The song has been collected many times in England; by the collectors working just before the First World War, and also by those active after the Second. It seems to have been particularly popular in East Anglia in recent times, but was found all across the southern counties, from Sussex to Somerset, but no version seems to have been noted further north than Herefordshire. It has also been found, once or twice, in North America.
As with many other traditional songs, this one may be an amalgamation of two songs, or it may have undergone radical rewriting in the mid-nineteenth century. The earliest versions, called The Wandering Girl, or Once I Loved, dating from perhaps the 1820s, are from the female perspective, and do not include the verses about 'flash company' or a 'yellow handkerchief’. The earliest version I can find with these elements is a broadside, where the song is actually called Flash Company, which is undated but is probably from the 1850s or perhaps a little earlier.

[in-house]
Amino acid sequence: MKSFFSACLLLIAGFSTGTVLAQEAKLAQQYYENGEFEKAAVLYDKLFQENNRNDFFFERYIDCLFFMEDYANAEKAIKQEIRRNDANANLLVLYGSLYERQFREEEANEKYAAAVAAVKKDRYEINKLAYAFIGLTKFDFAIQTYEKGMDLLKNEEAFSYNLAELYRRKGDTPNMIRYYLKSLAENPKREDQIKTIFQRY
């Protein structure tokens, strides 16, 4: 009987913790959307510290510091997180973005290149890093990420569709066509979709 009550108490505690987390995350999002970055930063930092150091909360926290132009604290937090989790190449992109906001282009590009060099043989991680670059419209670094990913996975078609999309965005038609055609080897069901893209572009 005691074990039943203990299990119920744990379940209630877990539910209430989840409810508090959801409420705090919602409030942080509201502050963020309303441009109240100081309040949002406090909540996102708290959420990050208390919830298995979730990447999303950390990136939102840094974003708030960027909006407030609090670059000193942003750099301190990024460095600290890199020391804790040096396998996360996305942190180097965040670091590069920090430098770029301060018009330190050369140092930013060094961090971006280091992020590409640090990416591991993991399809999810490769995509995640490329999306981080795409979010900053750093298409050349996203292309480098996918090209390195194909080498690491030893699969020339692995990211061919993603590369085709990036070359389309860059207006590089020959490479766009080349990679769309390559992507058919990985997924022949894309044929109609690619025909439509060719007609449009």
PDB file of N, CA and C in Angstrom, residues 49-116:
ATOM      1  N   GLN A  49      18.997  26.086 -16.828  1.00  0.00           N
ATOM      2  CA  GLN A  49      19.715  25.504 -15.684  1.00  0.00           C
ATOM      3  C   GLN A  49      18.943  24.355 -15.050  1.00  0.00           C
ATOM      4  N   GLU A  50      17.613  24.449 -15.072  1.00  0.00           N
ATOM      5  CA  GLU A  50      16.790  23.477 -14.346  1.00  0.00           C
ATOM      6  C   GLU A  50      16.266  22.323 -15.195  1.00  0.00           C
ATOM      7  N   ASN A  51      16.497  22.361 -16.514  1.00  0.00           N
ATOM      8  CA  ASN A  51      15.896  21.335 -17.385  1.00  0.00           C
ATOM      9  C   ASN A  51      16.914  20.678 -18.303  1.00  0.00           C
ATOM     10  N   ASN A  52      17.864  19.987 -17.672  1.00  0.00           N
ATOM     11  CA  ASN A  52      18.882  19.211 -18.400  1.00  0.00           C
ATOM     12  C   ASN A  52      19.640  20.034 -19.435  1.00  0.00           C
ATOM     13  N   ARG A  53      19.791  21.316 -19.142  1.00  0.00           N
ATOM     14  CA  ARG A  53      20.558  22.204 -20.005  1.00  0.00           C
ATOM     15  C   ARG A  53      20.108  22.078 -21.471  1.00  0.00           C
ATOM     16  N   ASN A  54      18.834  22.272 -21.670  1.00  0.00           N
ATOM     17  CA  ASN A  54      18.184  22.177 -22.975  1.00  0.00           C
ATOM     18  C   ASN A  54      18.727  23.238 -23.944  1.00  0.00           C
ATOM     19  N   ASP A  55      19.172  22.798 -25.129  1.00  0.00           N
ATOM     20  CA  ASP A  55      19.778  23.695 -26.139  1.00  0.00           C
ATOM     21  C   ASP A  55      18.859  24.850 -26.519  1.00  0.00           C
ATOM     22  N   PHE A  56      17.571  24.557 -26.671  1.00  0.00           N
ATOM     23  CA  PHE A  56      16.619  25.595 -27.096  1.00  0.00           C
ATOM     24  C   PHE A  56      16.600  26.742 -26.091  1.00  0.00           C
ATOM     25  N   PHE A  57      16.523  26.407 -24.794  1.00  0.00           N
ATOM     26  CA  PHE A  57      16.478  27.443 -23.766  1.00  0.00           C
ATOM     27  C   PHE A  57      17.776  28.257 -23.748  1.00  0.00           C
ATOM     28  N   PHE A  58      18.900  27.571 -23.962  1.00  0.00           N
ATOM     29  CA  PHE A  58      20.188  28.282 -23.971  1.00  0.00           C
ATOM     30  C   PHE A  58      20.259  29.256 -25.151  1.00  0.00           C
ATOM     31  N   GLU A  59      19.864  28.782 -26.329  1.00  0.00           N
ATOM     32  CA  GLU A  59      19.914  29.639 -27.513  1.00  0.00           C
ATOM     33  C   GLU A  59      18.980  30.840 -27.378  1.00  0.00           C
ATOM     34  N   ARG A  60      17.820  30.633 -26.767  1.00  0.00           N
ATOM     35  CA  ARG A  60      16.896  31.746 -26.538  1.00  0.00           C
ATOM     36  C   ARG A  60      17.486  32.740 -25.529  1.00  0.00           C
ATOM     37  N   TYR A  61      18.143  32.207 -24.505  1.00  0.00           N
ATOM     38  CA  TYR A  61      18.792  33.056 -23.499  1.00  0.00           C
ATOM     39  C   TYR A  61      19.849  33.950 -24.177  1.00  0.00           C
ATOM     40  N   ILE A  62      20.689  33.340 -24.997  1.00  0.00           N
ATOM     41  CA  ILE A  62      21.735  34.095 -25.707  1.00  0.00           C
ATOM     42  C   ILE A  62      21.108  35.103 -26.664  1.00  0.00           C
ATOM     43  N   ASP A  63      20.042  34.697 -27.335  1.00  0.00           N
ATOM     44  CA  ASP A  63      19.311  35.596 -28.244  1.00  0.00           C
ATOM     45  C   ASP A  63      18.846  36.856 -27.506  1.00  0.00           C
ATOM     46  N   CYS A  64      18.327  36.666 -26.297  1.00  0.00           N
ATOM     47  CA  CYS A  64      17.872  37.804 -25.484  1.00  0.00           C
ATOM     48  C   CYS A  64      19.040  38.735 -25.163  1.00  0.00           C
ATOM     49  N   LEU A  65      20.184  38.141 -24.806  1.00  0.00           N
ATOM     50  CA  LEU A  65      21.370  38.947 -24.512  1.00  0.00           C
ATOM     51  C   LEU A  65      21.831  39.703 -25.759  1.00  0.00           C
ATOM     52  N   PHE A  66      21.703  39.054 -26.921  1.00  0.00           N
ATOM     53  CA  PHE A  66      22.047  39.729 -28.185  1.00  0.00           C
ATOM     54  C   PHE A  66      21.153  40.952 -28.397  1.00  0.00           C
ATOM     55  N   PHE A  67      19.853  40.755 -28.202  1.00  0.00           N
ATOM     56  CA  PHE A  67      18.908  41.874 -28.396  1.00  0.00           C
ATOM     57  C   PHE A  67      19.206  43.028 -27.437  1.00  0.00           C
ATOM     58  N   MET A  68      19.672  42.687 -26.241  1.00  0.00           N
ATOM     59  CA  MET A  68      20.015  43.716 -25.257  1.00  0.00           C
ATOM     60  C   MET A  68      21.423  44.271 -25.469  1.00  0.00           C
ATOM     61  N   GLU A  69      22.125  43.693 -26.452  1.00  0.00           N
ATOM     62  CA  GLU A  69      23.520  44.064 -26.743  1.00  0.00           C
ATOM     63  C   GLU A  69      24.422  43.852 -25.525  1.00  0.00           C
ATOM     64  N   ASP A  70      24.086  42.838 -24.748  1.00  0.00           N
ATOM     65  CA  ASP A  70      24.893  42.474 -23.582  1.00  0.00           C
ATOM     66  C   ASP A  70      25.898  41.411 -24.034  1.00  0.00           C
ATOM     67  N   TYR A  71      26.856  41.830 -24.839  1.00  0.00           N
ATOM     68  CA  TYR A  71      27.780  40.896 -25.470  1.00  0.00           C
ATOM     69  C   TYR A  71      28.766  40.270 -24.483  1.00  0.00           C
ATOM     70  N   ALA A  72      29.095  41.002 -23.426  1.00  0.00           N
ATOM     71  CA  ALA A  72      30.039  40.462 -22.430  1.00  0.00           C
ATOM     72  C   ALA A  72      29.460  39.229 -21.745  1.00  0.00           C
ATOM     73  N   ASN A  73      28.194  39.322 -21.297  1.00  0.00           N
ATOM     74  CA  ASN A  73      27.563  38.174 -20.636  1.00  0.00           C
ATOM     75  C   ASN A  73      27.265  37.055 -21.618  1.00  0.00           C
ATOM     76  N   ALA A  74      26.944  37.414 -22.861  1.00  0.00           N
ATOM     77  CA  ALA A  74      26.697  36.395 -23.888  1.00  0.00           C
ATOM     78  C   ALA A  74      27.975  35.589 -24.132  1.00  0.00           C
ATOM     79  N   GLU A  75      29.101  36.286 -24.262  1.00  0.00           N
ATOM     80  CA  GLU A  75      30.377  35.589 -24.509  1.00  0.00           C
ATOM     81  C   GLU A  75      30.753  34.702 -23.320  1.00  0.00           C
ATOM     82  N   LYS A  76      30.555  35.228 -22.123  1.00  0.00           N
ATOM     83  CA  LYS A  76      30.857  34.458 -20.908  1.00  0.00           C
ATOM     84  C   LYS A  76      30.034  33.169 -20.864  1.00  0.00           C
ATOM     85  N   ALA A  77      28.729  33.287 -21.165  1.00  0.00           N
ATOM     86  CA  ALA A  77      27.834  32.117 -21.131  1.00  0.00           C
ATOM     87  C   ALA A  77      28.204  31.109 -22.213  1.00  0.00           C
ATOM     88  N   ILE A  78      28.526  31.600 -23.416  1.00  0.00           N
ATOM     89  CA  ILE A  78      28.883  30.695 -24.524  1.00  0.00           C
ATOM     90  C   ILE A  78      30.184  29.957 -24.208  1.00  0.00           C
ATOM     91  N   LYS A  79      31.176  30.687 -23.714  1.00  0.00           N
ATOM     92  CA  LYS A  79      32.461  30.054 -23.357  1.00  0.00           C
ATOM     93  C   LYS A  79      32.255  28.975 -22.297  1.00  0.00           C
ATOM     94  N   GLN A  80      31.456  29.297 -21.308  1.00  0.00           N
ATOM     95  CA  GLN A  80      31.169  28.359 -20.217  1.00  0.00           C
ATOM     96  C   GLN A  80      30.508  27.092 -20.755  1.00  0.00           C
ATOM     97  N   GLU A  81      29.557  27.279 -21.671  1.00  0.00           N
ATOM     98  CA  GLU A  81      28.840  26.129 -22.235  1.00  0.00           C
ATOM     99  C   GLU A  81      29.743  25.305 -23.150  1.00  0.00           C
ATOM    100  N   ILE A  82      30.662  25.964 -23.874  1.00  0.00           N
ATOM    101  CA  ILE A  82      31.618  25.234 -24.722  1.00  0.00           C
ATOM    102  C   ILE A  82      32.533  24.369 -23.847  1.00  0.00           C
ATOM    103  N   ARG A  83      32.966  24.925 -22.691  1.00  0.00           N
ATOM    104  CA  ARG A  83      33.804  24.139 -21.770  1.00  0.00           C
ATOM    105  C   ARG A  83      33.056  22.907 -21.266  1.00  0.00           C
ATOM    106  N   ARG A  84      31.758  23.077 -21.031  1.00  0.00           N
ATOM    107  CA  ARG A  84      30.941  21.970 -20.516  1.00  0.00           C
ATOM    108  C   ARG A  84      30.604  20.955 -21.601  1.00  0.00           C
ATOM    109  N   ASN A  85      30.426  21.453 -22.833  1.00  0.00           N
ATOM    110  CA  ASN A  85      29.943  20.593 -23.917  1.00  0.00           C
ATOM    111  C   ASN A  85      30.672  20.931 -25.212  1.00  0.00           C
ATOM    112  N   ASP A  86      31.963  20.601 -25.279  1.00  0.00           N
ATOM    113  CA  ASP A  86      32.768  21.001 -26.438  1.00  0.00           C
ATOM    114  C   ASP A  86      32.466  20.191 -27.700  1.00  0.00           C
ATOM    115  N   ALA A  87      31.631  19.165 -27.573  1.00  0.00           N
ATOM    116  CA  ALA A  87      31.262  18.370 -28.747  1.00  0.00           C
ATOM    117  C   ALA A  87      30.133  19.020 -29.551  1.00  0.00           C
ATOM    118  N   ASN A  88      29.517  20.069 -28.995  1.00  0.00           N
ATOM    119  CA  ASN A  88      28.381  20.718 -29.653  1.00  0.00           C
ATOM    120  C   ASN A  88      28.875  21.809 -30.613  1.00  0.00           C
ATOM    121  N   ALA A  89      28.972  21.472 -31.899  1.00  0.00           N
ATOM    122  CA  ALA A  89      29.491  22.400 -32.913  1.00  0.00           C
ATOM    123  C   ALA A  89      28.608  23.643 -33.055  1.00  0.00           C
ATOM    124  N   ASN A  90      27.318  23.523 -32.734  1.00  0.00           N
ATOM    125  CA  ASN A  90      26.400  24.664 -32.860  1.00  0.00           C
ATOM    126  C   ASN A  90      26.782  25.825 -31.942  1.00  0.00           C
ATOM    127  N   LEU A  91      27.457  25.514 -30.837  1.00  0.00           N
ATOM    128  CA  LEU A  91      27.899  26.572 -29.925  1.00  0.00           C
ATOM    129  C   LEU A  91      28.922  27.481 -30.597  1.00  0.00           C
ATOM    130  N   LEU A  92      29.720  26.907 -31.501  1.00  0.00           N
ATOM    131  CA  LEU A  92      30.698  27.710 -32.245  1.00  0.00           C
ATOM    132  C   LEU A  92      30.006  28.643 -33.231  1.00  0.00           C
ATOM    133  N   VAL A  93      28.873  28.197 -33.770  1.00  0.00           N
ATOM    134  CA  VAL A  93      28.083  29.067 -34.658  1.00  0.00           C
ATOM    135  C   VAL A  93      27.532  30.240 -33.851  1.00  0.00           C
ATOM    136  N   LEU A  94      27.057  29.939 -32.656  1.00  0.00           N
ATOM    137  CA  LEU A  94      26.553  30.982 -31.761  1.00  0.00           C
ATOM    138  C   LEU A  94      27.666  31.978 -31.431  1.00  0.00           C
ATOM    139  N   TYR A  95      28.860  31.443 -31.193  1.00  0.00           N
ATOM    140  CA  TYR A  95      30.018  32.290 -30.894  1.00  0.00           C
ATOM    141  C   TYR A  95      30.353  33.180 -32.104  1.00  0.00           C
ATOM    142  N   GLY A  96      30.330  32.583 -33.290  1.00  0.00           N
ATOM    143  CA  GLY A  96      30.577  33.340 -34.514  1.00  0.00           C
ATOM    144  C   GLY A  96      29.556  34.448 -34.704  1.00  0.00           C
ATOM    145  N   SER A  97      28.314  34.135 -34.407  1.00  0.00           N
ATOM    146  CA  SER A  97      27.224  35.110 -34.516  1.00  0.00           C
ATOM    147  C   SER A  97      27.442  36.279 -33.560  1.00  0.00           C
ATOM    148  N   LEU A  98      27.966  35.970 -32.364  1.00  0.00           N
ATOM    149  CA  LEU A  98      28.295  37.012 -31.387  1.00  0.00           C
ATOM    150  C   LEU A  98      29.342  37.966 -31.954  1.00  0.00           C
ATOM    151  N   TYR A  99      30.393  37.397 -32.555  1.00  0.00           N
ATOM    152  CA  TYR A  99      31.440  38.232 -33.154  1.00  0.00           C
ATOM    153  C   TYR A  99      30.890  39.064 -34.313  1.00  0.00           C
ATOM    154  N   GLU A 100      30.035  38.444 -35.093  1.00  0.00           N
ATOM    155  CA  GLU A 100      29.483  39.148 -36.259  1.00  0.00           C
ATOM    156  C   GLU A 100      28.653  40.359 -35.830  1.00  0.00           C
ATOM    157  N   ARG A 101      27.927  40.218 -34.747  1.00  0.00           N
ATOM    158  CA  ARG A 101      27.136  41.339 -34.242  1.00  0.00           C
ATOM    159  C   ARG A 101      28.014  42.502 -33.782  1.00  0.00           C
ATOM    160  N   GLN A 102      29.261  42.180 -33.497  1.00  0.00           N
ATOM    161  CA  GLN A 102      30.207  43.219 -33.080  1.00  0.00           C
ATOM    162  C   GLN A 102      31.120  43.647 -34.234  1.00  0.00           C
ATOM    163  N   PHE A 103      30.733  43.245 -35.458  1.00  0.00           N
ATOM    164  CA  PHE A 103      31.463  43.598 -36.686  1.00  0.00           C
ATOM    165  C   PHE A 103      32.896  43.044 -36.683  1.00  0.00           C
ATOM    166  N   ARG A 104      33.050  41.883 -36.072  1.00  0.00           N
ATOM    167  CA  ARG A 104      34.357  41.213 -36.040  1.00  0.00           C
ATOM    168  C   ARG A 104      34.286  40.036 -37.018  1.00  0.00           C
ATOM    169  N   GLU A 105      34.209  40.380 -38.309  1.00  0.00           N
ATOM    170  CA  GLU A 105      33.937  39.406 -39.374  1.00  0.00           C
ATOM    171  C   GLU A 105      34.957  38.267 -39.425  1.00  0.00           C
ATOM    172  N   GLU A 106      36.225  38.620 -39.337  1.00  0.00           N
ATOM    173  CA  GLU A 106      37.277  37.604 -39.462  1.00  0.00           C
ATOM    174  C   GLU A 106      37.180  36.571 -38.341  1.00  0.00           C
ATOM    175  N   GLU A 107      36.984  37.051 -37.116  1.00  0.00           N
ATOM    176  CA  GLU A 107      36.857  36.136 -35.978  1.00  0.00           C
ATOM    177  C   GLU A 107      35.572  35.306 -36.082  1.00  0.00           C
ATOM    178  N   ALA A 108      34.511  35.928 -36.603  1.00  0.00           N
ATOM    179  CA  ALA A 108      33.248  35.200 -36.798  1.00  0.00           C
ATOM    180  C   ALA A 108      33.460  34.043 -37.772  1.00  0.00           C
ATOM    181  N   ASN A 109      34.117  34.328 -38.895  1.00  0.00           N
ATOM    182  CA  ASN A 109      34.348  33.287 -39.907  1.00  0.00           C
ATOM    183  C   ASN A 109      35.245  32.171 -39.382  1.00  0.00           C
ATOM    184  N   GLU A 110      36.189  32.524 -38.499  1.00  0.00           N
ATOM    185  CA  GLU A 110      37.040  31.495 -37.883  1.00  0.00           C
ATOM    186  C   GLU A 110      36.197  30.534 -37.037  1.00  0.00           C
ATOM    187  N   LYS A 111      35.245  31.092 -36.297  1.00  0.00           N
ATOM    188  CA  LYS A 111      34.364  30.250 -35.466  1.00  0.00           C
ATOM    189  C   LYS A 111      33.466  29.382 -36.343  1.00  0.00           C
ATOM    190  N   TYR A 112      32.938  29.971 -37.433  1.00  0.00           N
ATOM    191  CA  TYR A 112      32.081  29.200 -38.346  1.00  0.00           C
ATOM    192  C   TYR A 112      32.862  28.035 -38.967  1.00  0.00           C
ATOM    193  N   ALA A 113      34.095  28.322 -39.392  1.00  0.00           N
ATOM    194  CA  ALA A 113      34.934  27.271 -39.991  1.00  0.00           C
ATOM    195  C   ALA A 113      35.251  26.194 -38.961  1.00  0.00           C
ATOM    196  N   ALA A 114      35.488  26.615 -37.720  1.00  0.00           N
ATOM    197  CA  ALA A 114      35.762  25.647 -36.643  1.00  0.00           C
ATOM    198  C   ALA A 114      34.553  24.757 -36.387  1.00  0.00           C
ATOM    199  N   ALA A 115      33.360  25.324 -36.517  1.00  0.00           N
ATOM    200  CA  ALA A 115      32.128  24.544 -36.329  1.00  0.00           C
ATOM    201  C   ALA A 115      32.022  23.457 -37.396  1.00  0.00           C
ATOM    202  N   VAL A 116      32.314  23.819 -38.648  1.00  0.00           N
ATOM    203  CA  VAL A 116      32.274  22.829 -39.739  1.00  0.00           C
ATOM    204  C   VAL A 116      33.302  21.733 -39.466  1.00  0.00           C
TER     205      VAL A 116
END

It is quite possible that the song refers to yellow silk handkerchiefs that were popular with sporting types - especially the boxing fraternity - in and around the 1830s. These handkerchiefs were called 'yellow-men' or 'yellow-fancies' and were not like our present pocket-handkerchiefs but were large enough to tie round the neck. The well-known sporting and low life writer, Pierce Egan, includes the following comment in his Book of Sports (1832), 'Sporting the yellow-man. The wipe was bright yellow, made on purpose for him'.